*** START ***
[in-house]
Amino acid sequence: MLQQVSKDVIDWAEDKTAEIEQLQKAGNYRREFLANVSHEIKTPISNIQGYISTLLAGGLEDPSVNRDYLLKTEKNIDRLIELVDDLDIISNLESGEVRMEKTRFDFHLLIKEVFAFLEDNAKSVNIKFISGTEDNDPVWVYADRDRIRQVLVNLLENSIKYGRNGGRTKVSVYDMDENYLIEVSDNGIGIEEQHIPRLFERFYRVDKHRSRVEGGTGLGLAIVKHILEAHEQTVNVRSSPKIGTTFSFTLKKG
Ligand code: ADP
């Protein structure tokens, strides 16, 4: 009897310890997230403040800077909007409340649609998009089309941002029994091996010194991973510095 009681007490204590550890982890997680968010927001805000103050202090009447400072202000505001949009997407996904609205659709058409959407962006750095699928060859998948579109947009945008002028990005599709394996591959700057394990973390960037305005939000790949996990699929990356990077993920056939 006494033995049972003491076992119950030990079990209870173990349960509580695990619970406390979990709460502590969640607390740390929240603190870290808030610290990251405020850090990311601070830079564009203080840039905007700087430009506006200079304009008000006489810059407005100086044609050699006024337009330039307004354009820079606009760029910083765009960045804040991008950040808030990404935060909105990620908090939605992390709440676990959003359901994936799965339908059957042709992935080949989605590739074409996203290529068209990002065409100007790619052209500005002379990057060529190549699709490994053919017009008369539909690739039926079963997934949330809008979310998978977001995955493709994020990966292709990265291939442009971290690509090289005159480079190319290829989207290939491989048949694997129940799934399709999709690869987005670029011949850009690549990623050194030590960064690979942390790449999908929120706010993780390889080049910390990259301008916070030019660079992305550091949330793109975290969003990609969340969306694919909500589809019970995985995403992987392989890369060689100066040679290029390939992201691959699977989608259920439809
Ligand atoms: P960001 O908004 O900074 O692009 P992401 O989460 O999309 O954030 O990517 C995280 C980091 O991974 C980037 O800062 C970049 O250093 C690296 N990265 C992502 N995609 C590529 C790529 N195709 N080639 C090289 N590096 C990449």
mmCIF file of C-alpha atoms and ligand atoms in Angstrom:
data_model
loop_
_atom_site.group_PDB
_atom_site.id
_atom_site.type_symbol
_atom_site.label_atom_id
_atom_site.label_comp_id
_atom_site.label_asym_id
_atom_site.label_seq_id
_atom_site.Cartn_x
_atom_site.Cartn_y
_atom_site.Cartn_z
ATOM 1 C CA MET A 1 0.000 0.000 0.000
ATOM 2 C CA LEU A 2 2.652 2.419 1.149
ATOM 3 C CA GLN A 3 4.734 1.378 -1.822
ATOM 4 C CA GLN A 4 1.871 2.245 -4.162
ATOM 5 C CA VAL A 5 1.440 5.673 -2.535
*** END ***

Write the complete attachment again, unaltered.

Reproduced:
[in-house]
Amino acid sequence: MLQQVSKDVIDWAEDKTAEIEQLQKAGNYRREFLANVSHEIKTPISNIQGYISTLLAGGLEDPSVNRDYLLKTEKNIDRLIELVDDLDIISNLESGEVRMEKTRFDFHLLIKEVFAFLEDNAKSVNIKFISGTEDNDPVWVYADRDRIRQVLVNLLENSIKYGRNGGRTKVSVYDMDENYLIEVSDNGIGIEEQHIPRLFERFYRVDKHRSRVEGGTGLGLAIVKHILEAHEQTVNVRSSPKIGTTFSFTLKKG
Ligand code: ADP
């Protein structure tokens, strides 16, 4: 009897310890997230403040800077909007409340649609998009089309941002029994091996010194991973510095 009681007490204590550890982890997680968010927001805000103050202090009447400072202000505001949009997407996904609205659709058409959407962006750095699928060859998948579109947009945008002028990005599709394996591959700057394990973390960037305005939000790949996990699929990356990077993920056939 006494033995049972003491076992119950030990079990209870173990349960509580695990619970406390979990709460502590969640607390740390929240603190870290808030610290990251405020850090990311601070830079564009203080840039905007700087430009506006200079304009008000006489810059407005100086044609050699006024337009330039307004354009820079606009760029910083765009960045804040991008950040808030990404935060909105990620908090939605992390709440676990959003359901994936799965339908059957042709992935080949989605590739074409996203290529068209990002065409100007790619052209500005002379990057060529190549699709490994053919017009008369539909690739039926079963997934949330809008979310998978977001995955493709994020990966292709990265291939442009971290690509090289005159480079190319290829989207290939491989048949694997129940799934399709999709690869987005670029011949850009690549990623050194030590960064690979942390790449999908929120706010993780390889080049910390990259301008916070030019660079992305550091949330793109975290969003990609969340969306694919909500589809019970995985995403992987392989890369060689100066040679290029390939992201691959699977989608259920439809
Ligand atoms: P960001 O908004 O900074 O692009 P992401 O989460 O999309 O954030 O990517 C995280 C980091 O991974 C980037 O800062 C970049 O250093 C690296 N990265 C992502 N995609 C590529 C790529 N195709 N080639 C090289 N590096 C990449």
mmCIF file of C-alpha atoms and ligand atoms in Angstrom:
data_model
loop_
_atom_site.group_PDB
_atom_site.id
_atom_site.type_symbol
_atom_site.label_atom_id
_atom_site.label_comp_id
_atom_site.label_asym_id
_atom_site.label_seq_id
_atom_site.Cartn_x
_atom_site.Cartn_y
_atom_site.Cartn_z
ATOM 1 C CA MET A 1 0.000 0.000 0.000
ATOM 2 C CA LEU A 2 2.652 2.419 1.149
ATOM 3 C CA GLN A 3 4.734 1.378 -1.822
ATOM 4 C CA GLN A 4 1.871 2.245 -4.162
ATOM 5 C CA VAL A 5 1.440 5.673 -2.535